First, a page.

A swathe of major brands from Apple to Uniqlo to LVMH shut outlets in Moscow and St Petersburg. British supermarkets dropped Russian products. The new Batman movie and Pixar’s Turning Red were pulled from Russian cinemas. Russian athletes were barred from international competition, and the World Taekwondo governing body stripped Putin of his honorary black belt.
Netflix halted work on a slate of Russian-produced dramas, from a neo-noir detective drama to a reimagining of Tolstoy’s Anna Karenina. Comparethemarket pulled its meerkat ads from news bulletins lest Aleksandr Orlov’s accent cause offence. Russian artists were asked to disavow the invasion, and in some cases – such as that of Valery Gergiev, the “greatest conductor alive” but also a friend and supporter of Putin – dropped from major appearances if they failed to do so. The Cardiff Philharmonic Orchestra removed Tchaikovsky’s 1812 overture from its programme because of its genesis in commemoration of Russian military success. And the Fédération Internationale Féline banned all Russian-owned competitors from its international cat shows. To critics, it seemed as if 144 million ordinary Russians had been cancelled – a claim made on Friday by Putin himself. But to supporters, the sheer breadth of responses was a powerful sign of how widely the invasion of Ukraine had outraged the world.
Boycotts got their name in 1880, but they were a vital tool of dissent for at least a century before that. The Boston Tea Party, wherein 342 chests of imported tea were dumped into Boston Harbor in 1773 by protesters furious at unfair British taxes on the American colonies, was a kind of boycott; a few years later, so was the free-produce movement, a British and American campaign to reject sugar made by enslaved people. Crucially, Feldman writes, these proto-boycotts were “both expressive and instrumental”, a way of doing something but also declaring who you were. “Tactics pursued with the aim of achieving concessions … but at the same time [helping] to constitute and consolidate a political identity.”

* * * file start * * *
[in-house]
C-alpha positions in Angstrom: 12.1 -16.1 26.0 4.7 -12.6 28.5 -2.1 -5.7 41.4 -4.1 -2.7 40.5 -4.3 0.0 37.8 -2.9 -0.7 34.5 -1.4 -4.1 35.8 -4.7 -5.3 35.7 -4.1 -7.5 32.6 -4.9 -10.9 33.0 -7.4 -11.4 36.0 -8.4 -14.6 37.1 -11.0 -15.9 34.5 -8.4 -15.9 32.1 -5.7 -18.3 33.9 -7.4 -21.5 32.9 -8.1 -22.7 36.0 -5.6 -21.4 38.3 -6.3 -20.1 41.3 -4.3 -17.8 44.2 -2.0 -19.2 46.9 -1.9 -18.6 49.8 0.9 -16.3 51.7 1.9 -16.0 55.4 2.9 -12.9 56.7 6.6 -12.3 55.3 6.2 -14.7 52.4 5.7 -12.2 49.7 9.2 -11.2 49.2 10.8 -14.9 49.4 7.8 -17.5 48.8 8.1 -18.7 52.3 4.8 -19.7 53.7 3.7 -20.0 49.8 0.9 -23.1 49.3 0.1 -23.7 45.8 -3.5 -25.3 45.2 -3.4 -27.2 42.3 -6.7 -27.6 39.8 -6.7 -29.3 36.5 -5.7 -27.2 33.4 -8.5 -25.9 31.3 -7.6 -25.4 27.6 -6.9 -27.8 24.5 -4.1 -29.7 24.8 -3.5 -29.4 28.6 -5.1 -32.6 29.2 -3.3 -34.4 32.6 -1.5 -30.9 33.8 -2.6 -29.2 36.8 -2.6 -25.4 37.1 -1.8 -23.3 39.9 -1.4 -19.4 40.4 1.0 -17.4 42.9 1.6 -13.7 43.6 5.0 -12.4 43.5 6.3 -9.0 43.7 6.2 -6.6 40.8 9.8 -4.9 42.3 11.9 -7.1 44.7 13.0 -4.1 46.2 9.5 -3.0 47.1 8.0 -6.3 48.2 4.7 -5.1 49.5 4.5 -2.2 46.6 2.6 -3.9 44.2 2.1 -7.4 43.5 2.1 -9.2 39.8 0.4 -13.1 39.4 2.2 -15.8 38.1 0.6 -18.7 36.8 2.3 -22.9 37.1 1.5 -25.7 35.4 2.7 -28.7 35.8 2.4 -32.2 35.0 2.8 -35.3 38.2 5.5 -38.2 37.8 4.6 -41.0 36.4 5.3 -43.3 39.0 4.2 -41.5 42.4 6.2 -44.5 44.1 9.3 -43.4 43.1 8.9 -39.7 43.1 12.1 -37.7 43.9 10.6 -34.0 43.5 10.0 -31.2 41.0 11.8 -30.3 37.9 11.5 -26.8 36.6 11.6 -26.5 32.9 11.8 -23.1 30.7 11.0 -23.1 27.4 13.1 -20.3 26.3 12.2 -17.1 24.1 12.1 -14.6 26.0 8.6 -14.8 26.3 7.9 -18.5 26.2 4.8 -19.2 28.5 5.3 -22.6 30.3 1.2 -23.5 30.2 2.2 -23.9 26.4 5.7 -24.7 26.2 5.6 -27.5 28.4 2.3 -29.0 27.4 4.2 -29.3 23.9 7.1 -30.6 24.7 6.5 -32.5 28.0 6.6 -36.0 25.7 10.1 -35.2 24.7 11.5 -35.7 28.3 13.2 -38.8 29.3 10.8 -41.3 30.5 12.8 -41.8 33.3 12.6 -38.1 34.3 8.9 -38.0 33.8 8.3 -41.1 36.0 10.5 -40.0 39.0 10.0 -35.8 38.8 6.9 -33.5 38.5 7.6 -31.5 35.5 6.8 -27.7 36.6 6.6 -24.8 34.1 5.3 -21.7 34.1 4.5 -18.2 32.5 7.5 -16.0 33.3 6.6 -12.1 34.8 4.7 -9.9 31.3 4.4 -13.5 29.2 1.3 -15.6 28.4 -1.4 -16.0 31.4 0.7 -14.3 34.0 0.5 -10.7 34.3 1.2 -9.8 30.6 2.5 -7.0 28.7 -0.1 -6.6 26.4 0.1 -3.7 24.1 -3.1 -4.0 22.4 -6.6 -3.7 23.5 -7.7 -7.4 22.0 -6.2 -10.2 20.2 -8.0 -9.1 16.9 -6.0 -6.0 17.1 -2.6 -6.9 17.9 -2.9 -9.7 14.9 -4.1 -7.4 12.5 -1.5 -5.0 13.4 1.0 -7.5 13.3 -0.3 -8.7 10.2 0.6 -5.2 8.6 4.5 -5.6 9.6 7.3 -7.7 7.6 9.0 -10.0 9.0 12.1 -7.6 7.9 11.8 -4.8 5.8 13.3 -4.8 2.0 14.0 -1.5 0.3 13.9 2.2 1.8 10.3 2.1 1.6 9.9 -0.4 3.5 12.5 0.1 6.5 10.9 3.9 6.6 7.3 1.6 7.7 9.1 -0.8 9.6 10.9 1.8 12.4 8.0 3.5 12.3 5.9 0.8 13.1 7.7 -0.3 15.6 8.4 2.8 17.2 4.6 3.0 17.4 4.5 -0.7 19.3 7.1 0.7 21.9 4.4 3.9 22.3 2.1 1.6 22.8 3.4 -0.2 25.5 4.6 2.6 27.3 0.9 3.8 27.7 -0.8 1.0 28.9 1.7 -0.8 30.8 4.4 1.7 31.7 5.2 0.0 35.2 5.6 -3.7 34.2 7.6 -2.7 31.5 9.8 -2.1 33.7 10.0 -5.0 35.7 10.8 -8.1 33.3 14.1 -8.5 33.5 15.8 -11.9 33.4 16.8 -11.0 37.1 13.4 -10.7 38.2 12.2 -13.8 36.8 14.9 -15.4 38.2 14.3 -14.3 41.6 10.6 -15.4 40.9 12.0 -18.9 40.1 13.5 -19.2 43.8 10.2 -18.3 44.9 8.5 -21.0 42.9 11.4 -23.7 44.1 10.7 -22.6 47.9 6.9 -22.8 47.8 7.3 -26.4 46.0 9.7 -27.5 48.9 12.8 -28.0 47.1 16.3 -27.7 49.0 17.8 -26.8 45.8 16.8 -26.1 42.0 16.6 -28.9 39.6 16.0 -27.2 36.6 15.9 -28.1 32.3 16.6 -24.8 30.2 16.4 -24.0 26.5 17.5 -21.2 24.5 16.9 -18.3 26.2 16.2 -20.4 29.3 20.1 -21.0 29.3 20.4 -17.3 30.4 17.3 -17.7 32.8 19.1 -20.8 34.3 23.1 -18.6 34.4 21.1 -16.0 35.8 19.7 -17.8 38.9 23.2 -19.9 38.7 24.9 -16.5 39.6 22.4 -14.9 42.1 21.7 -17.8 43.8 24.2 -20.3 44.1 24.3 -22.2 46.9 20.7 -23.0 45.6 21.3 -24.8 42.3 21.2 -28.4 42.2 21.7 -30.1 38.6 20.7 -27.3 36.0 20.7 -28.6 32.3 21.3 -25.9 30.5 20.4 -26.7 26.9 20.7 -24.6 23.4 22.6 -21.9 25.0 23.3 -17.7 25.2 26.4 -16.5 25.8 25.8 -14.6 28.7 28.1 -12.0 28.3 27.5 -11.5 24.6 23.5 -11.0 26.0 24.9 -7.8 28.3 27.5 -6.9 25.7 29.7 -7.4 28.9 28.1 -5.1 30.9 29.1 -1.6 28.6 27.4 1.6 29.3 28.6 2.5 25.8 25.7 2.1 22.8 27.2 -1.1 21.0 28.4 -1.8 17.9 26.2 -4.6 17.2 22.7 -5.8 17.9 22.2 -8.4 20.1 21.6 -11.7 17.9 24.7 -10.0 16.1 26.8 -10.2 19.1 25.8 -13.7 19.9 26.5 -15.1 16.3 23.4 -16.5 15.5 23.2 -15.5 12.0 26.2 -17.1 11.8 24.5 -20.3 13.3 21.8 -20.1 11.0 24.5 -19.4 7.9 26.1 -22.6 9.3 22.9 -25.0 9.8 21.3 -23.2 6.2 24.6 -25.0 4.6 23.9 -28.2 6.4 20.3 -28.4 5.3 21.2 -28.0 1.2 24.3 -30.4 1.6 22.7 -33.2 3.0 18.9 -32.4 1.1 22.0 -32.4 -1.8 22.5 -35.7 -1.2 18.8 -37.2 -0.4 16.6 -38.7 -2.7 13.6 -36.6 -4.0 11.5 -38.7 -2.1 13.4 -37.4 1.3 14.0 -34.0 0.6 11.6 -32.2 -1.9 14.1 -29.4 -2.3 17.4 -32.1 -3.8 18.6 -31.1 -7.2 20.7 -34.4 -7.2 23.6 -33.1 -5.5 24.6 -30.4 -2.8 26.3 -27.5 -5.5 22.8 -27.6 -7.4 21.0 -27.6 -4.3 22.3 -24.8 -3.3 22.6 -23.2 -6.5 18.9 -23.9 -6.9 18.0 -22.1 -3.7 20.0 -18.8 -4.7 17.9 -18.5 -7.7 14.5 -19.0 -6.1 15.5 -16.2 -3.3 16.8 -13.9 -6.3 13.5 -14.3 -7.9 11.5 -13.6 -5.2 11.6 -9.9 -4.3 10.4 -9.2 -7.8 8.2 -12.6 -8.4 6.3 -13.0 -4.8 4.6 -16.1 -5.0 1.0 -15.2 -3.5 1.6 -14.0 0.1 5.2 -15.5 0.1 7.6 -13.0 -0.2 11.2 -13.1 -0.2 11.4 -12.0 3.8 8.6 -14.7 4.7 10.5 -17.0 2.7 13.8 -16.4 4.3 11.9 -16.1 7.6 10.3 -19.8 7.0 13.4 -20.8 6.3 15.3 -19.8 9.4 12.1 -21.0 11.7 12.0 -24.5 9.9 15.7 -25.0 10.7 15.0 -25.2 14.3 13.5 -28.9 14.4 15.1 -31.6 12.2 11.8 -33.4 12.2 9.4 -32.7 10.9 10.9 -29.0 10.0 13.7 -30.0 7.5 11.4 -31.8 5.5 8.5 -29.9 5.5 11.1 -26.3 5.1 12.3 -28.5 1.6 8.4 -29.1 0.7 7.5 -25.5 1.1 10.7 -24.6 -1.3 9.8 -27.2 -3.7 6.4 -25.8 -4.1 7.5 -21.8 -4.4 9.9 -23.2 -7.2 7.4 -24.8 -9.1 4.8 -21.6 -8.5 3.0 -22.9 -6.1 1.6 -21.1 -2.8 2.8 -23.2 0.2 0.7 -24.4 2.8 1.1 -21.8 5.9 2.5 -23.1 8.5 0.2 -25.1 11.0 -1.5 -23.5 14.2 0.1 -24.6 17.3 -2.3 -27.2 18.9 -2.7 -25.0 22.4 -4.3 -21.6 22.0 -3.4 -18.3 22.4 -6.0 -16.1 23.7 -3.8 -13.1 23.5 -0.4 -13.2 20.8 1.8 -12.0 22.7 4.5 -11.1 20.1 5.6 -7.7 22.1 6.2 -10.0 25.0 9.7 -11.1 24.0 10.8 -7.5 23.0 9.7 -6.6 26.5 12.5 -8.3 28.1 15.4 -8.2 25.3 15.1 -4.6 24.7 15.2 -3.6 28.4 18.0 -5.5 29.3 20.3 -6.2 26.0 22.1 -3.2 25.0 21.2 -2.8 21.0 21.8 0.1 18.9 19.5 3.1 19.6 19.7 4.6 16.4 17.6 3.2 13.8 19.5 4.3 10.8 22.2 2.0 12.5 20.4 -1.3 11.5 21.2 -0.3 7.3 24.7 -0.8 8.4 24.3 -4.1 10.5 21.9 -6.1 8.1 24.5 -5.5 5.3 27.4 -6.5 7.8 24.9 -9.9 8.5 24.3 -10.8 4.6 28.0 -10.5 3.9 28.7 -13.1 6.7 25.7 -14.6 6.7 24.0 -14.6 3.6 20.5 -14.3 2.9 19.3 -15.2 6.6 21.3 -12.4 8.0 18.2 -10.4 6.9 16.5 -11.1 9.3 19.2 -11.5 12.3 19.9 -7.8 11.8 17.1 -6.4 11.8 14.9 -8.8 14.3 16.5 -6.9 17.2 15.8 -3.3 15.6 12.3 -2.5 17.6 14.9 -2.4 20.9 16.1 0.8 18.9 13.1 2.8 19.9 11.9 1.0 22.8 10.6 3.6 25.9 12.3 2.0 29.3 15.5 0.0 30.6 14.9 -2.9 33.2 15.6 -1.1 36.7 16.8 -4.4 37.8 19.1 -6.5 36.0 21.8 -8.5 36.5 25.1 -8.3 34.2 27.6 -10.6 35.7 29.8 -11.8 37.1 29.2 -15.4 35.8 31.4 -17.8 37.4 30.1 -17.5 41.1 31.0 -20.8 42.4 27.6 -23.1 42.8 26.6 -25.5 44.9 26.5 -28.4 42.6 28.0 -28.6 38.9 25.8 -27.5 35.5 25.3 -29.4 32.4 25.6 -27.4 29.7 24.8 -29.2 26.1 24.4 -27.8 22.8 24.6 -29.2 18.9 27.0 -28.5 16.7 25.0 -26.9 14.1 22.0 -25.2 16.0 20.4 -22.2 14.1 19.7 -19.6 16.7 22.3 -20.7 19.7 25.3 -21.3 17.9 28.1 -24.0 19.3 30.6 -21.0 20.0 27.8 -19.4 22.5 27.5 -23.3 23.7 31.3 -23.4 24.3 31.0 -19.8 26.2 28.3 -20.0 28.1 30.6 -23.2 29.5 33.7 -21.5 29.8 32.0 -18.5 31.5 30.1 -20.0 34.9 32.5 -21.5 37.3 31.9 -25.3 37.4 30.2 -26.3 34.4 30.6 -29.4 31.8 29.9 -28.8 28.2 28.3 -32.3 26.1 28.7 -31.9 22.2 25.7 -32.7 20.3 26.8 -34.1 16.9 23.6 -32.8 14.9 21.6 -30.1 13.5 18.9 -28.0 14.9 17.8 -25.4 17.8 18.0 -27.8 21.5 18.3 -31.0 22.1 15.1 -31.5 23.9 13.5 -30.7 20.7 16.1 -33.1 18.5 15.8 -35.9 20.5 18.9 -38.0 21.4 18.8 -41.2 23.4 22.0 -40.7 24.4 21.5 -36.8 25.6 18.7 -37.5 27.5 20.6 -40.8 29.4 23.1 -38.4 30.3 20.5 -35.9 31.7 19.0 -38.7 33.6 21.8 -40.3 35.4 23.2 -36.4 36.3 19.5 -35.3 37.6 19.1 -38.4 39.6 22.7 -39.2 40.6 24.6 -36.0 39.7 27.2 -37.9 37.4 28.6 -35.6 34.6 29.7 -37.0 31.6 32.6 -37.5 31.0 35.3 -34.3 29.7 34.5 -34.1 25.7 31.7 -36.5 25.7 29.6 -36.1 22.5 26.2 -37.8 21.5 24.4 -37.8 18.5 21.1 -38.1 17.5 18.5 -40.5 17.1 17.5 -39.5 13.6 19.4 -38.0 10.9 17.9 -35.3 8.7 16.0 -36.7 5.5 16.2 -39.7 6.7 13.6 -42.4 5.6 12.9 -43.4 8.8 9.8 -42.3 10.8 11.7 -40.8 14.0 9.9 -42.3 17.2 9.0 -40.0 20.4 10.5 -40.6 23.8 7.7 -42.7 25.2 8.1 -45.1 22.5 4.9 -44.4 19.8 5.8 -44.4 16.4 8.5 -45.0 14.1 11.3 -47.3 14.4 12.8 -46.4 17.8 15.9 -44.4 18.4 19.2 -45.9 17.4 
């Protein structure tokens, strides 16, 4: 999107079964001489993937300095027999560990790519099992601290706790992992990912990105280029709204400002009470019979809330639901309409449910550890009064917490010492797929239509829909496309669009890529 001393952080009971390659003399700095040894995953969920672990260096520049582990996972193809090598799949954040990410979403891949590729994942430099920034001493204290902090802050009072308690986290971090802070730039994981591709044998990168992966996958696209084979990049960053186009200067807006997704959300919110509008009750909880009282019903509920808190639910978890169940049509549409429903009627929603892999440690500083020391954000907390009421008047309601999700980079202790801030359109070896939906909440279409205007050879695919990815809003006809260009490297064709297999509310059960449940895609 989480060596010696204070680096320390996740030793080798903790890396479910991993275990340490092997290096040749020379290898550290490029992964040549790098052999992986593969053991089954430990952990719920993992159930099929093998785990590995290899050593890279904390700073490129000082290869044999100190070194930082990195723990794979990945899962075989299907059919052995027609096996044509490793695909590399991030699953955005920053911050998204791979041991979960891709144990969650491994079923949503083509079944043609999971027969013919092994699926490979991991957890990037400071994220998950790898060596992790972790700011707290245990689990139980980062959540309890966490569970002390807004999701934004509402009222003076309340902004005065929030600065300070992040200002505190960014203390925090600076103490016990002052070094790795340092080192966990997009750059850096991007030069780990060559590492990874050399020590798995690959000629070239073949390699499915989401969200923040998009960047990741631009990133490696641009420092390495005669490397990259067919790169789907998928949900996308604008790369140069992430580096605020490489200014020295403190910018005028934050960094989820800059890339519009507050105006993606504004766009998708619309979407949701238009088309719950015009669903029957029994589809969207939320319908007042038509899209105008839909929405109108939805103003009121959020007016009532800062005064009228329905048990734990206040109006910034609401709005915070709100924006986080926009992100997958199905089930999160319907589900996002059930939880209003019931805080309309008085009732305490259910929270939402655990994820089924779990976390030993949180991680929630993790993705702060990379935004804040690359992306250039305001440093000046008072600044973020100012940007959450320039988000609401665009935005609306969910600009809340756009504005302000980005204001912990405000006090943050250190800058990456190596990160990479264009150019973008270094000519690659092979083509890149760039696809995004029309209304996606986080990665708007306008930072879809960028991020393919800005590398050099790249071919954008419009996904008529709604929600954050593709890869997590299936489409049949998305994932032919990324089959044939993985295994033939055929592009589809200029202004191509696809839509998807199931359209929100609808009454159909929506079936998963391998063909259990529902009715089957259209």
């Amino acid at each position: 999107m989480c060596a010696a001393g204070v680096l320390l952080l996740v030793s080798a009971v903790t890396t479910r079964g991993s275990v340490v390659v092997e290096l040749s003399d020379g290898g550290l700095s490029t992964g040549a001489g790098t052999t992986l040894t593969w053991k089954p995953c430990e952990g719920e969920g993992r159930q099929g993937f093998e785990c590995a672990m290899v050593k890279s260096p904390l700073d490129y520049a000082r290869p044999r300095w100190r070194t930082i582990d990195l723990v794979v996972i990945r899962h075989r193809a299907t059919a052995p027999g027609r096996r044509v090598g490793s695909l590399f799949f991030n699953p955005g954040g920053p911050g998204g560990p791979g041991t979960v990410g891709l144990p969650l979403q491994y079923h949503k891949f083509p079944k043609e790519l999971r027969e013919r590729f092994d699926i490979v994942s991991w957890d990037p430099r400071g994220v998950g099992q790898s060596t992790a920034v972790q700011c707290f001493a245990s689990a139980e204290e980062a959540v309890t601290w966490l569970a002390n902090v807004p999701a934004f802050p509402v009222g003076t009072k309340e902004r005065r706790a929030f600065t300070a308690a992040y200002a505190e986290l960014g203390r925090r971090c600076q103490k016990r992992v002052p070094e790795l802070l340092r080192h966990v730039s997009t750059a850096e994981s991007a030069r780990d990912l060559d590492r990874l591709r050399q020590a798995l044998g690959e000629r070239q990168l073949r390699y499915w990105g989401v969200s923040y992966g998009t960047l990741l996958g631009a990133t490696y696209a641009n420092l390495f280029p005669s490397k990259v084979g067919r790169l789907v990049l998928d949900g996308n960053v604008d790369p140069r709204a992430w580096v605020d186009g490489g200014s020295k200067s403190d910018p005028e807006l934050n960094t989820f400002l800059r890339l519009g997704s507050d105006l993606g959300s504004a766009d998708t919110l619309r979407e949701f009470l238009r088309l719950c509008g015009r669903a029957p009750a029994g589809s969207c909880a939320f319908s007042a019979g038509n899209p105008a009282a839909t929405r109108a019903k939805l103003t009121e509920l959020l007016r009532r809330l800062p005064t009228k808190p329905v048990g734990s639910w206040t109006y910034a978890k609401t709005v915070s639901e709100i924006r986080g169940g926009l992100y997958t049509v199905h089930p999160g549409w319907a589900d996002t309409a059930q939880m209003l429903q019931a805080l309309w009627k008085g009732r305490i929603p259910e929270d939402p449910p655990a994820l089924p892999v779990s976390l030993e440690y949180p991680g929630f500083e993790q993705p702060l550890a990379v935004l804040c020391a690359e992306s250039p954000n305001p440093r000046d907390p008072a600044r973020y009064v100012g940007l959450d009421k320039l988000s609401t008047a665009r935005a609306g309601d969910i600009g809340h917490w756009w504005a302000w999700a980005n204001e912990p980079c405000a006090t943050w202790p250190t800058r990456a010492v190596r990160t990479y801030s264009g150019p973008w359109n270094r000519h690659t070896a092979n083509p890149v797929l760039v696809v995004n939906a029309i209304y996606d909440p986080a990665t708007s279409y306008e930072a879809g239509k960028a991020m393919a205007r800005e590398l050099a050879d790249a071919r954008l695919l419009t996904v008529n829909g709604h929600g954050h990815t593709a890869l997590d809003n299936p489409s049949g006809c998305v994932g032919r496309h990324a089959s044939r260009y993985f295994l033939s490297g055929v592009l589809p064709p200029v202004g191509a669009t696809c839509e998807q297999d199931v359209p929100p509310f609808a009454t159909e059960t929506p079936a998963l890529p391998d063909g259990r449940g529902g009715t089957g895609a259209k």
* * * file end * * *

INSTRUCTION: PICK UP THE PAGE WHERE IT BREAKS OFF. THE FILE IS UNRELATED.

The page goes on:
The term we use today was coined in 1880, when Irish tenant farmers facing ruin because of a global agricultural depression sought reductions in rent to English landowners, an end to evictions of those who could not pay it – and ultimately the complete removal of the landlords. The president of the Irish Land League, Charles Stewart Parnell, urged supporters to shun anyone profiting from evictions “by isolating [him] from the rest of his country as if he were the leper of old”.
A week later, an English land agent, Capt Charles Boycott, was targeted over the eviction of 11 tenants who could not pay their rents. He wrote a letter to the Times, complaining that even “my laundress has been ordered to give up my washing”. Considering what to name the practice over a whiskey with a visiting American journalist, a campaigning local priest, Father John O’Malley, proposed: “How would it be to call it to boycott him?” Two years later, the term was in the dictionary, and spreading rapidly over Europe.
If we tend to view boycotts as a means of punching up – a way for ordinary people to pool their resources in opposition to an oppressive policy or regime – we should note that they have also been used to more sinister ends. In the US, the far right has sought to boycott businesses that have expressed support for the Black Lives Matter movement. The boycott of Jewish businesses in Nazi Germany was an early manifestation of the hatred that would culminate in genocide.